First, he rode around the IJsselmeer, a substantial body of water in the Netherlands. Over the course of 16 hours, Bettin pedaled 300 kilometers.
“Amazingly, I was then able to ride long stretches at a time, even with headwinds, before I needed a break,” he told me. “And even more amazingly, I restarted after breaks as if I were just starting the tour. All in all, a fantastic experience.”
Two hundred miles is an astonishing distance, even for Iron Man competitors, never mind soft spoken German engineers.
Like most of the Low Countries, the IJsselmeer is fairly flat. He needed a steeper test, so Bettin tried a 14-kilometer ride through the Alps, at an elevation of 1,000 meters. First he rode a racing bicycle, then he rode the same segment on a Kwiggle. The ascent was much smoother, he writes in his blog. Then there was the descent: He accelerated to 55 kmh, or roughly 35 mph, in what he playfully described as “slolem mode.”
Such velocity would be considered fast on a regular road bike, never mind a folding bike with eight-inch wheels.
Bettin grew up in Wolfsburg, a city best known as the headquarters of the Volkswagen motor company. Volkswagen dominates the town, and much of Bettin’s family has worked there. (Bettin appreciates the irony of his mission — to promote a greener alternative to private automobiles, even automobiles famous for their smallness and fuel efficiency.)
Bettin earned his degree in mechanical engineering from the Braunschweig Technical Institute in 1993 and worked in the field for more than two decades before incorporating Kwiggle around 2015.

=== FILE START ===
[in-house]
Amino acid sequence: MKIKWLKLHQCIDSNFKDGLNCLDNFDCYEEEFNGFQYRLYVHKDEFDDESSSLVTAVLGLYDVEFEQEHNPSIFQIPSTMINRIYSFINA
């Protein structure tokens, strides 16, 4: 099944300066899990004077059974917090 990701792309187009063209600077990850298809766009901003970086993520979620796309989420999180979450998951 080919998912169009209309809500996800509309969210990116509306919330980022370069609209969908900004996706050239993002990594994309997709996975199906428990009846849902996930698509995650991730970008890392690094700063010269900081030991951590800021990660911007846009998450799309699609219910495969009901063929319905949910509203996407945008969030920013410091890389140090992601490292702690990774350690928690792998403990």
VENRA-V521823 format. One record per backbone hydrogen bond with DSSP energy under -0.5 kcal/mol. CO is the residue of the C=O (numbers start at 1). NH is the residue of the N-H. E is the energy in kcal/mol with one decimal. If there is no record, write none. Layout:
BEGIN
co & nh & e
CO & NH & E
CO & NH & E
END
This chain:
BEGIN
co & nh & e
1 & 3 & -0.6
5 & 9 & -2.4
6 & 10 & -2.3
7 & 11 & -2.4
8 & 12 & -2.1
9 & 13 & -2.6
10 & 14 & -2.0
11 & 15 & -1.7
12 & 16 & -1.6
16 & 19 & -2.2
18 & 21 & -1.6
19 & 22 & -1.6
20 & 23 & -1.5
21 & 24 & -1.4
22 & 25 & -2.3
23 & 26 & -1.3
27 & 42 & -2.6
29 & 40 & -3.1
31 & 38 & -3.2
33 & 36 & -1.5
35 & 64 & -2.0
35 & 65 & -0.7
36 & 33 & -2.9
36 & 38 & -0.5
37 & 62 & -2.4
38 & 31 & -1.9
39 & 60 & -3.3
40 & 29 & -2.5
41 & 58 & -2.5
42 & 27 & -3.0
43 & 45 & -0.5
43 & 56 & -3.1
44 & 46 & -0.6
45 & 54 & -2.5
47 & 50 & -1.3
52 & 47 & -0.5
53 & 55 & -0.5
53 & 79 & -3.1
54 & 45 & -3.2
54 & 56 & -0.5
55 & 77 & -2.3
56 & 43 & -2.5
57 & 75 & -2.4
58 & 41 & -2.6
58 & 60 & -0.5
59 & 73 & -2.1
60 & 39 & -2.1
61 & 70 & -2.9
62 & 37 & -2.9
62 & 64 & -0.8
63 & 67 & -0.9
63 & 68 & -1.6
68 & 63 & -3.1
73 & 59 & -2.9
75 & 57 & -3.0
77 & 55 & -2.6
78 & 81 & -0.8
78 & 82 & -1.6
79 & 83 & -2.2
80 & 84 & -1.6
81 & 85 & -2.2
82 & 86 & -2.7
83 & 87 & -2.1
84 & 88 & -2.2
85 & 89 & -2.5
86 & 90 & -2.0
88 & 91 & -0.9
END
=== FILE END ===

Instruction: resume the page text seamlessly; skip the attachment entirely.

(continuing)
Alongside Bettin is his son, Till, who has helped with the Kwiggle’s development and become a partner in the business. Till has helped with design details, training new workers, and quality control. He currently manages a team of 10 builders and coordinates with 35 different suppliers.
Bettin expects to enter the U.S. market this month.
To start, the company will ship its product directly from Germany. But it’s very possible that Kwiggle will open a brick-and-mortar store in a major American city, or even several. For now, it’s all up in the air.
“I think America is very big,” said Bettin, “and there are so many different people with different interests and preferences and so many uses for this compact folding bike: commuters, city travelers, parking lot seekers, sailors, sport flyers, boaters, fitness enthusiasts and many more.
“My conviction has always been that if I do something that helps a lot of people and brings them real benefits and maybe contributes to a better world, then business success will follow,” he adds. “If I had only wanted to make a business decision, I would have been better off doing other things like developing apps or something like that. I have enough ideas. In the end, however, it is important that you do something that corresponds to your deep inner conviction.”
Robert Isenberg is a writer and multimedia producer based in Providence, Rhode Island. You can find some of his essays about cycling on Medium.